Bridges On The Tyne


Over the years there have been several proposals for bridges over the Tyne between the river mouth and Newcastle/Gateshead. Perhaps the most interesting were those intended to link North and South Shields. In 1825 at a meeting of the inhabitants of the two towns it was resolved to erect an iron suspension bridge between North and South Shields at an estimated cost of 93,000, but two steam ferries were instead established. In the late 19th century Tynemouth and South Shields formed a joint committee to look at the possibility of a bridge but an objection from the Tyne Improvement Commission (TIC) that shipping would be obstructed led to failure.

Another proposal from a company wanting to build a transporter bridge was ultimately defeated in Parliament. In the 1920's more proposals surfaced; for an opening cantilever bridge, for a railway tunnel and yet another bridge to be accessed by spiral ramps at either end to gain the necessary height to overcome shipping clearance problems voiced by the TIC. Other designs followed, for other cantilever bridges, one a novel cantilever swing bridge. Discussions between the councils and the Ministry of Transport for a road/rail crossing eventually came to nought owing to cost and TIC opposition. Since then no serious proposals have emerged for a road or rail crossing. It is strange that a bridge to link the Metro system on either side of the river has not been proposed, perhaps as part of a joint road/rail bridge. The favoured solution to demands for a new crossing seem always to involve a Howdon - Jarrow location, although this does enable linking of Teeside and the A1 in Northumberland, as with the Tyne Tunnel.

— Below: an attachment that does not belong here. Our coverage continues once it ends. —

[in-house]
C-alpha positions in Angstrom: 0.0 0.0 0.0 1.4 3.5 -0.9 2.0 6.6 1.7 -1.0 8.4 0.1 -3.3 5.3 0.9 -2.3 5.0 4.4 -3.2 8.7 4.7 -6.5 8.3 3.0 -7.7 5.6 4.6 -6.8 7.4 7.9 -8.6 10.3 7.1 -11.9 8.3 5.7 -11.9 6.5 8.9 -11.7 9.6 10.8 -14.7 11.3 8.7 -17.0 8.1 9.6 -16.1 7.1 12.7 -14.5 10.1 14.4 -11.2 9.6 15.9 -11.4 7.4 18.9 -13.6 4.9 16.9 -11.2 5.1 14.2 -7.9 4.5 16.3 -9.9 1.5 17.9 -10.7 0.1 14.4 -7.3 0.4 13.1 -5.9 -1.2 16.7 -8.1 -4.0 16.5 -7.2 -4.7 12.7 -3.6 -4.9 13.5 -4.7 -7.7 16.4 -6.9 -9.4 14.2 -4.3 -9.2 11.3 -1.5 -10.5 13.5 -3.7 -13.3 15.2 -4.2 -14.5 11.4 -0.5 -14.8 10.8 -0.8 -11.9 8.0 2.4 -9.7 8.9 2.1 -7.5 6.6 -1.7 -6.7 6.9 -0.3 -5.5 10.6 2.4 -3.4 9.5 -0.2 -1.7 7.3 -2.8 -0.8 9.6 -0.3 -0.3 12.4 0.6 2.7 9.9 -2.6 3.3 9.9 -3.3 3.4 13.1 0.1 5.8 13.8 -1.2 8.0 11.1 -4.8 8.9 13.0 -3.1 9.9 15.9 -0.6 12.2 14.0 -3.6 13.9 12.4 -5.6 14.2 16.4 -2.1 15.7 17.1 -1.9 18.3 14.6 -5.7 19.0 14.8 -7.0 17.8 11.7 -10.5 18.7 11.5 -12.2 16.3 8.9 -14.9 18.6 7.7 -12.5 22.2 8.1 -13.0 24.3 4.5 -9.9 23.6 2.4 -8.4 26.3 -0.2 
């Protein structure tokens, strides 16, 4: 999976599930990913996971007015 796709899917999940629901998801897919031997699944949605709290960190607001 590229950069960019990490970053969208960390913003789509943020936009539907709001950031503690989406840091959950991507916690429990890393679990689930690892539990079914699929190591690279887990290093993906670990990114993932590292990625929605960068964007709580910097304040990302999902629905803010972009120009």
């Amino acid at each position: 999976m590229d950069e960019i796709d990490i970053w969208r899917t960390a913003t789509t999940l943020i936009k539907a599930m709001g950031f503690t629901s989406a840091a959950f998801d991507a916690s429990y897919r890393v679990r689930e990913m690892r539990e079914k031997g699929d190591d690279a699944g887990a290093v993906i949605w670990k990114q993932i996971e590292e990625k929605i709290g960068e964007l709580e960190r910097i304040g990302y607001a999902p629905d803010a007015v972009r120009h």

Shields road bridges proposed

Road bridges at North/South Shields - 1887, 1893, 1901, 1930 (two proposals, one linking Tynemouth rather than North Shields), 1934.

 Shields road bridges proposed

Transporter bridge at North/South Shields - 1901.
Cantilever bridges at North/South Shields - 1926, 1929, (3 proposals).

© Bridges On The Tyne 2006